This year is the eighth anniversary of Brockton Writers Series! We’ll celebrate this milestone at our next event with fun surprises and a new panel of authors to inspire your senses. Guest speaker Heidi Reimer will discuss How to Write a Book in Ten Years and fellow authors Dorothy Ellen Palmer, Jia Quing Wilson-Yang, Puneet Dutt, and Spencer Butt will perform readings. In the following weeks, watch our space for special, anniversary-themed blogs and to learn more about how you can join in the fun!  

Mark your calendars for an event not to be missed on November 8, 2017, 6:30pm, at Glad Day Bookshop, 499 Church St., Toronto!

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BWS 13.09.17: Saidah Vassell


Saidah Vassell has loved stories since before she could write. As a child, she often spent her time creating entire worlds for her dolls. Eventually, she and her cousin began writing them down and that is all it took to spark a passion within her for writing.

This week, Saidah shares an excerpt from “Castle of Dreams”, featured in her short story collection, Portable Magic. Journey into her enchanted world at our next event!

Castle of Dreams

There once was a castle said to hold thousands of treasures, it was said that this castle held your deepest and most wonderful desires and if you went inside, you would receive what you’ve dreamed of. Now, legend had it that this castle was in the sky and the only time you could get to it was when the orange moon cast its sacred light on the Heron Lake. Now, the orange moon only came once a year and if you weren’t careful you could miss it entirely, but if you were careful and you caught it at the right moment, you could walk up the moon’s magical rays of light where the castle was only a hop away.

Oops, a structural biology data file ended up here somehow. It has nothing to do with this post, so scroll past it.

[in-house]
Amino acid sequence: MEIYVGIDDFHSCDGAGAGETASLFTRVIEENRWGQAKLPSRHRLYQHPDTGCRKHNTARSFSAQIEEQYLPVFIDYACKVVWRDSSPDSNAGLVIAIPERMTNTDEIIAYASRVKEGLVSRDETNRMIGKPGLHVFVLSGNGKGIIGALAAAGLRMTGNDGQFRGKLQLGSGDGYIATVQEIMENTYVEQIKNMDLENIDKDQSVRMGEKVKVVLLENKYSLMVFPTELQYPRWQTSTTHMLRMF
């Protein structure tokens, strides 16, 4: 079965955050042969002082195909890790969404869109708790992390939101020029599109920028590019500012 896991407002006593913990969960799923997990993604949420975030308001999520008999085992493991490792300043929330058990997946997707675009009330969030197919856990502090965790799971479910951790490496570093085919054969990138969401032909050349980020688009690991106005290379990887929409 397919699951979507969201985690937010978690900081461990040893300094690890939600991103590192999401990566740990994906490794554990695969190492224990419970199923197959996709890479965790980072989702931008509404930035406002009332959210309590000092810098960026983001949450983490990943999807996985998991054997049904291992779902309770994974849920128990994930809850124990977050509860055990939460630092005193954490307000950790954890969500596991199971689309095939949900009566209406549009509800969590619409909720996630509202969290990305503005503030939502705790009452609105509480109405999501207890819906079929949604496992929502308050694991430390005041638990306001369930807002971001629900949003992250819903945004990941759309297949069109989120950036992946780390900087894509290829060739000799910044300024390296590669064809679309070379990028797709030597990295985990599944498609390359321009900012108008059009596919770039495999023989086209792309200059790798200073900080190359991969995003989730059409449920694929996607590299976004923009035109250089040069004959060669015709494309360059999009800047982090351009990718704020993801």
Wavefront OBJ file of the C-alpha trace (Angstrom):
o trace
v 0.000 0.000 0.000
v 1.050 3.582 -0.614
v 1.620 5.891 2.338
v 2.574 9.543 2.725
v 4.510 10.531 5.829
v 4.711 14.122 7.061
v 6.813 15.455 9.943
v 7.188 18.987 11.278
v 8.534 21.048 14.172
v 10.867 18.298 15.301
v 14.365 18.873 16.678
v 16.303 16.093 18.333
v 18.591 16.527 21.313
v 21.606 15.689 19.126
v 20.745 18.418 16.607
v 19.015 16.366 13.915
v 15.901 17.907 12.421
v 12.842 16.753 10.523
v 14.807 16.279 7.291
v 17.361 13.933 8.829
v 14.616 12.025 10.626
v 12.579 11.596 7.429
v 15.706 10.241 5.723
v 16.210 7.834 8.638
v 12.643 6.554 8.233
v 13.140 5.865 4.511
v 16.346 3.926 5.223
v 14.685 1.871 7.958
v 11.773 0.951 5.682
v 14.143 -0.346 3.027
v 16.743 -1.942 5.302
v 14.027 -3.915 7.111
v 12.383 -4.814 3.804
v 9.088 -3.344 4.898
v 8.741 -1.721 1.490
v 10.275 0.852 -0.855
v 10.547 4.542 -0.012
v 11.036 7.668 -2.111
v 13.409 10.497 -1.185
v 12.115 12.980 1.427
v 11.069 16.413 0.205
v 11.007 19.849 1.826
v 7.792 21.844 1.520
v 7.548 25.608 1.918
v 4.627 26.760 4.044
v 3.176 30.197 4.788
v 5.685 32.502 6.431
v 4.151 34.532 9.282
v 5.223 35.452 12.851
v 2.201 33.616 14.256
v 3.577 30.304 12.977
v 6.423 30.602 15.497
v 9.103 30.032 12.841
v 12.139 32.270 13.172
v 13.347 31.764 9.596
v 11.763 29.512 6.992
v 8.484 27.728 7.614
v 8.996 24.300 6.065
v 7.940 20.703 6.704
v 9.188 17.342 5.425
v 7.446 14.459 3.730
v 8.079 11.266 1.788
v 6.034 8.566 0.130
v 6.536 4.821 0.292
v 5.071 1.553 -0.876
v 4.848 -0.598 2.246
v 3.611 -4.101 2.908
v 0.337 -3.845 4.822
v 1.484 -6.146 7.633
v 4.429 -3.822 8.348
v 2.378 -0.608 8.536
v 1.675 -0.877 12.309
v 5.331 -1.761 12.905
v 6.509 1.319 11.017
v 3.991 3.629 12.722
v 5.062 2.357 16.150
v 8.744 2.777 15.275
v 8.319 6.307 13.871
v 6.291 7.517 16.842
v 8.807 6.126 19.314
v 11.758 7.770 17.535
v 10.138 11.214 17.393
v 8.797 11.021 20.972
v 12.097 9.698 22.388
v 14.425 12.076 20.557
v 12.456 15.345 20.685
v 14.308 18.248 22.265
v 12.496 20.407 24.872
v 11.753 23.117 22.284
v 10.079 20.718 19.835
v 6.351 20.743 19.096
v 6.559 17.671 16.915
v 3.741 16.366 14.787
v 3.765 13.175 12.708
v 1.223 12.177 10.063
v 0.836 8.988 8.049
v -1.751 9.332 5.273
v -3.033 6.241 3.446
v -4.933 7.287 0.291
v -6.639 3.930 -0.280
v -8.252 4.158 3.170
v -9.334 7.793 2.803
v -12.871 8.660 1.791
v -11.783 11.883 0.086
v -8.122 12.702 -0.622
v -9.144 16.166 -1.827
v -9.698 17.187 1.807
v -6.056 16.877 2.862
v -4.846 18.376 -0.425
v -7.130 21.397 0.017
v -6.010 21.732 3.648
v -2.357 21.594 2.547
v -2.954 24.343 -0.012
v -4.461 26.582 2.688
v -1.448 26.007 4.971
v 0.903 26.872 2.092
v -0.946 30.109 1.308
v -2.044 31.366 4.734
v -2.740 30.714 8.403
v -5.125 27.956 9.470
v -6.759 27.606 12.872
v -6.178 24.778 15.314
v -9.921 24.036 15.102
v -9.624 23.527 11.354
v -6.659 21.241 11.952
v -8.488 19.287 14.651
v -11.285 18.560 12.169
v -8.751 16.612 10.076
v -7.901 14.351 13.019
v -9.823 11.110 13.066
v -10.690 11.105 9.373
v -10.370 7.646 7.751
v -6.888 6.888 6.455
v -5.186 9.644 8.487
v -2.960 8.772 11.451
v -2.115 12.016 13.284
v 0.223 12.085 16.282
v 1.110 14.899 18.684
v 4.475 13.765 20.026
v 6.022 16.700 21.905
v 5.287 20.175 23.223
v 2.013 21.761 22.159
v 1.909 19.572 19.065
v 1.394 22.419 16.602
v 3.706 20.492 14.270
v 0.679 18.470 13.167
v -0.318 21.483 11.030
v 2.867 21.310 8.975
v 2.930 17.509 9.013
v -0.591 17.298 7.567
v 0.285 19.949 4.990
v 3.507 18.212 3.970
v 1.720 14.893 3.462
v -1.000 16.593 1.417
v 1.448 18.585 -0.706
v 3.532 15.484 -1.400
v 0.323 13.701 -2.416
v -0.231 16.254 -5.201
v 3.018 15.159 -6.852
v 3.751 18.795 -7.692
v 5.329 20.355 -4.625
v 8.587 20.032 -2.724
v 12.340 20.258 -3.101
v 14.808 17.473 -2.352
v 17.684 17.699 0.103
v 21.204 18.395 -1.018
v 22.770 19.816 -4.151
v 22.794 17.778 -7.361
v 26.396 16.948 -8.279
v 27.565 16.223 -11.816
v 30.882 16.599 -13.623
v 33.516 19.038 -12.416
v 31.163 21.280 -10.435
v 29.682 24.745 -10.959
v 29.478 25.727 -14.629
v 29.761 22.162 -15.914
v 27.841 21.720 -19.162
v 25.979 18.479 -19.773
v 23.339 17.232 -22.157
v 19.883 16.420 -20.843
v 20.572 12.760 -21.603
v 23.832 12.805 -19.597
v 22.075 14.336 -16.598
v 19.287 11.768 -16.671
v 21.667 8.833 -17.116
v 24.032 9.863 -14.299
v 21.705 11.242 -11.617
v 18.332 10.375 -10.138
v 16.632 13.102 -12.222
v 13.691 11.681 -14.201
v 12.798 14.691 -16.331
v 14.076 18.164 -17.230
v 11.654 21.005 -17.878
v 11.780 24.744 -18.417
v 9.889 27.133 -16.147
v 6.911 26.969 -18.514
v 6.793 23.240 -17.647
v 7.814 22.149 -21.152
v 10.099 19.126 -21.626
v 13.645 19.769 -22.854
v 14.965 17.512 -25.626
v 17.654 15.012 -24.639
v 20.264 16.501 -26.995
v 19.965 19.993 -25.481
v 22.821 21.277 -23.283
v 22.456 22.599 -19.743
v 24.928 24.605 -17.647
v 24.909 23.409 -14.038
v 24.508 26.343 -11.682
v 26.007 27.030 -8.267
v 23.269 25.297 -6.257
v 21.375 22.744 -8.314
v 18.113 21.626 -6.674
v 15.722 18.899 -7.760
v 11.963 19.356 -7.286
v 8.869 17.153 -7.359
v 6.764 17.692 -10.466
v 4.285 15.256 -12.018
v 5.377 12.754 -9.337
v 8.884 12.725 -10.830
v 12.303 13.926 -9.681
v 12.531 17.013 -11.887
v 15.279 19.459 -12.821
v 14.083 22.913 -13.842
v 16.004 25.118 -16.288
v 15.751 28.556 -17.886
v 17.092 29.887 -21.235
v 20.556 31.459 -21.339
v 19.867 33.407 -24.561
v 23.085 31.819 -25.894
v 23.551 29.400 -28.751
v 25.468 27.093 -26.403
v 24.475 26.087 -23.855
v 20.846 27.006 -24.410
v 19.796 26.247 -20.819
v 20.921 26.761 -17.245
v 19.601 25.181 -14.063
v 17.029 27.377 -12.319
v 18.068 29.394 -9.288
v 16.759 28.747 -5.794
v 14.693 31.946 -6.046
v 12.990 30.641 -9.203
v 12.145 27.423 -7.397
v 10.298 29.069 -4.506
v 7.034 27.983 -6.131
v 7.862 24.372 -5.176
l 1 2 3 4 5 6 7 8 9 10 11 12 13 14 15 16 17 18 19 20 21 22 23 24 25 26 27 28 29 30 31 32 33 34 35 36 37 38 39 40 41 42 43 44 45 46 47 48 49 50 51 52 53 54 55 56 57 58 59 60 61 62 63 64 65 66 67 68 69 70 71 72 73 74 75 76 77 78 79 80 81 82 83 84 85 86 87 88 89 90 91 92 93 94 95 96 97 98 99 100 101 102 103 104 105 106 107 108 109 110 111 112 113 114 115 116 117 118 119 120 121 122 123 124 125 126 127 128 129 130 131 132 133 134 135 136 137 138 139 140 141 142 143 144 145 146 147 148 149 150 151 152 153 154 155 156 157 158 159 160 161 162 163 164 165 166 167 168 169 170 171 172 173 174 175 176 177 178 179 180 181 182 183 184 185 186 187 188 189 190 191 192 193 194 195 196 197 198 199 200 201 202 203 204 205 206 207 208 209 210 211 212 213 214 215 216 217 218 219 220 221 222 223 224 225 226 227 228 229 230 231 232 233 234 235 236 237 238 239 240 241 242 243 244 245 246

Only one man claims to have ever made it to the castle of dreams and his name is Litharius and he was the town drunk. Of course no one believed him. He was poor and he lived alone in a shack far up on the top of the hill but despite all of this, he still claims he’s had his dream come true.

The story he tells begins long ago, when he was just a young man. Litharius claims to be the son of a duke. He said he lived in riches but he was never happy. He lived in luxury but a smile never met his lips. He lived a life that many a man would envy but yet he never felt any joy. When he heard the tale of the castle of dreams, he vowed that maybe one day he’d make it there and hold his dreams in his arms, if only for a little while.

Years went by. Years filled with riches, suitors, festivals, and more. Filled with everything except for happiness, because the young Litharius’s dream was of something much greater than his world could offer. Every year that passed him by, he looked and waited for the orange moon but whenever it came, he found himself at the wrong lake. Time and time again the lake he found would not take him to the castle in the sky. It was on the night of his father’s death that he found himself at the right lake.

The orange moon cast its light on the right Heron Lake and it sparkled and twinkled up at Litharius. It smiled at him, it beckoned him to walk up the sacred rays to the castle of dreams. At the same time, a messenger pigeon found him to deliver the news of his father’s death. He had a choice, mourn for his father or finally reach the castle, a place he’d been searching for for nearly a decade. In that moment, he chose the castle.

Saidah Vassell visits Brockton Writers Series on Wednesday, September 13, 2017 in our new home, Glad Day Bookshop, 499 Church St., Toronto, at 6:30pm (PWYC) alongside Fathima Cader, Nancy Kay Clark, Drew Hayden Taylor and a special guest talk, “From Blog to Book: A Work in Process”, by Kerry Clare!